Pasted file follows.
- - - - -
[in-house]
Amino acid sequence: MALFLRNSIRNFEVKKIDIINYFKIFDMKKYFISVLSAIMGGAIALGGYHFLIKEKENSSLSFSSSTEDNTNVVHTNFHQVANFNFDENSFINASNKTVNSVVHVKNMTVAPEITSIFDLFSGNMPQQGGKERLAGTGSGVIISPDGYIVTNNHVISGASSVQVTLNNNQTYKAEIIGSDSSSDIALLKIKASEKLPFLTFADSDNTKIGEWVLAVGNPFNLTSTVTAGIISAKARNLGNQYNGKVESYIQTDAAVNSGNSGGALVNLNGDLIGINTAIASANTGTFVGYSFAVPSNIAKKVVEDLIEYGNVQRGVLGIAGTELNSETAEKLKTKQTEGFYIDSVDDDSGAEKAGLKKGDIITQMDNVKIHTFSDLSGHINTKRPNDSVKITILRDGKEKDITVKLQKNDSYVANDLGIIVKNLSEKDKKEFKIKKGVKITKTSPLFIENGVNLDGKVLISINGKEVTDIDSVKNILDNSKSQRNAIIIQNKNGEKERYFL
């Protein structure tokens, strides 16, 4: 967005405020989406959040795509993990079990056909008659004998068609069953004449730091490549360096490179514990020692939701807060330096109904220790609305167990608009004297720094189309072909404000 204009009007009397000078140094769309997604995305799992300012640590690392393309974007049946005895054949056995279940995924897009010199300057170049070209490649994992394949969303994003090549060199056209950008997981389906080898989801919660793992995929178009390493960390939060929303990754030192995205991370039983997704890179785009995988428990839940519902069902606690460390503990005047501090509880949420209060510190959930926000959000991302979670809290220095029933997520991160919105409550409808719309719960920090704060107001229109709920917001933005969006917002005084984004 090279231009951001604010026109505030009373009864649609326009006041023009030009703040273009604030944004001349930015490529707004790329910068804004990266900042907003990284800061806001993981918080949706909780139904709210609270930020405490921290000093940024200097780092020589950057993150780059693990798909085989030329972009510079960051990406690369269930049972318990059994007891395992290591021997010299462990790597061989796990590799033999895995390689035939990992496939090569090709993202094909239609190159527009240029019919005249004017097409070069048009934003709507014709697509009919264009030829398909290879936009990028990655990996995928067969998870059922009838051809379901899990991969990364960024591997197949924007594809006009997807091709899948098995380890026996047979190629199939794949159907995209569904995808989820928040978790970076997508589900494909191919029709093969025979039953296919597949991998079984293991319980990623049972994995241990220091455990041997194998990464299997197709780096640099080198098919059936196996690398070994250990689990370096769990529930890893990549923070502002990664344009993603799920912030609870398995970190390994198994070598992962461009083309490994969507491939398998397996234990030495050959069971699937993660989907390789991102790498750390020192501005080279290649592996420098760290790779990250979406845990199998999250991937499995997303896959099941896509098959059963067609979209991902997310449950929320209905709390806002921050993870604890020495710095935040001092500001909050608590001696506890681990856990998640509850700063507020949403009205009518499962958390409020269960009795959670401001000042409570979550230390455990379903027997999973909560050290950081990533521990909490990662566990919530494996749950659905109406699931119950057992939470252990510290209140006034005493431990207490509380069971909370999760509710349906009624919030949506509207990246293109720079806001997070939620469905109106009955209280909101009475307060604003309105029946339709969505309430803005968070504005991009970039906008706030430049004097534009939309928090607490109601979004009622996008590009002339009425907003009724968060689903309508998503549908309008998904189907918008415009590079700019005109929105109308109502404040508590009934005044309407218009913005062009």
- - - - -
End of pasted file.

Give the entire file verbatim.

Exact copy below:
[in-house]
Amino acid sequence: MALFLRNSIRNFEVKKIDIINYFKIFDMKKYFISVLSAIMGGAIALGGYHFLIKEKENSSLSFSSSTEDNTNVVHTNFHQVANFNFDENSFINASNKTVNSVVHVKNMTVAPEITSIFDLFSGNMPQQGGKERLAGTGSGVIISPDGYIVTNNHVISGASSVQVTLNNNQTYKAEIIGSDSSSDIALLKIKASEKLPFLTFADSDNTKIGEWVLAVGNPFNLTSTVTAGIISAKARNLGNQYNGKVESYIQTDAAVNSGNSGGALVNLNGDLIGINTAIASANTGTFVGYSFAVPSNIAKKVVEDLIEYGNVQRGVLGIAGTELNSETAEKLKTKQTEGFYIDSVDDDSGAEKAGLKKGDIITQMDNVKIHTFSDLSGHINTKRPNDSVKITILRDGKEKDITVKLQKNDSYVANDLGIIVKNLSEKDKKEFKIKKGVKITKTSPLFIENGVNLDGKVLISINGKEVTDIDSVKNILDNSKSQRNAIIIQNKNGEKERYFL
């Protein structure tokens, strides 16, 4: 967005405020989406959040795509993990079990056909008659004998068609069953004449730091490549360096490179514990020692939701807060330096109904220790609305167990608009004297720094189309072909404000 204009009007009397000078140094769309997604995305799992300012640590690392393309974007049946005895054949056995279940995924897009010199300057170049070209490649994992394949969303994003090549060199056209950008997981389906080898989801919660793992995929178009390493960390939060929303990754030192995205991370039983997704890179785009995988428990839940519902069902606690460390503990005047501090509880949420209060510190959930926000959000991302979670809290220095029933997520991160919105409550409808719309719960920090704060107001229109709920917001933005969006917002005084984004 090279231009951001604010026109505030009373009864649609326009006041023009030009703040273009604030944004001349930015490529707004790329910068804004990266900042907003990284800061806001993981918080949706909780139904709210609270930020405490921290000093940024200097780092020589950057993150780059693990798909085989030329972009510079960051990406690369269930049972318990059994007891395992290591021997010299462990790597061989796990590799033999895995390689035939990992496939090569090709993202094909239609190159527009240029019919005249004017097409070069048009934003709507014709697509009919264009030829398909290879936009990028990655990996995928067969998870059922009838051809379901899990991969990364960024591997197949924007594809006009997807091709899948098995380890026996047979190629199939794949159907995209569904995808989820928040978790970076997508589900494909191919029709093969025979039953296919597949991998079984293991319980990623049972994995241990220091455990041997194998990464299997197709780096640099080198098919059936196996690398070994250990689990370096769990529930890893990549923070502002990664344009993603799920912030609870398995970190390994198994070598992962461009083309490994969507491939398998397996234990030495050959069971699937993660989907390789991102790498750390020192501005080279290649592996420098760290790779990250979406845990199998999250991937499995997303896959099941896509098959059963067609979209991902997310449950929320209905709390806002921050993870604890020495710095935040001092500001909050608590001696506890681990856990998640509850700063507020949403009205009518499962958390409020269960009795959670401001000042409570979550230390455990379903027997999973909560050290950081990533521990909490990662566990919530494996749950659905109406699931119950057992939470252990510290209140006034005493431990207490509380069971909370999760509710349906009624919030949506509207990246293109720079806001997070939620469905109106009955209280909101009475307060604003309105029946339709969505309430803005968070504005991009970039906008706030430049004097534009939309928090607490109601979004009622996008590009002339009425907003009724968060689903309508998503549908309008998904189907918008415009590079700019005109929105109308109502404040508590009934005044309407218009913005062009």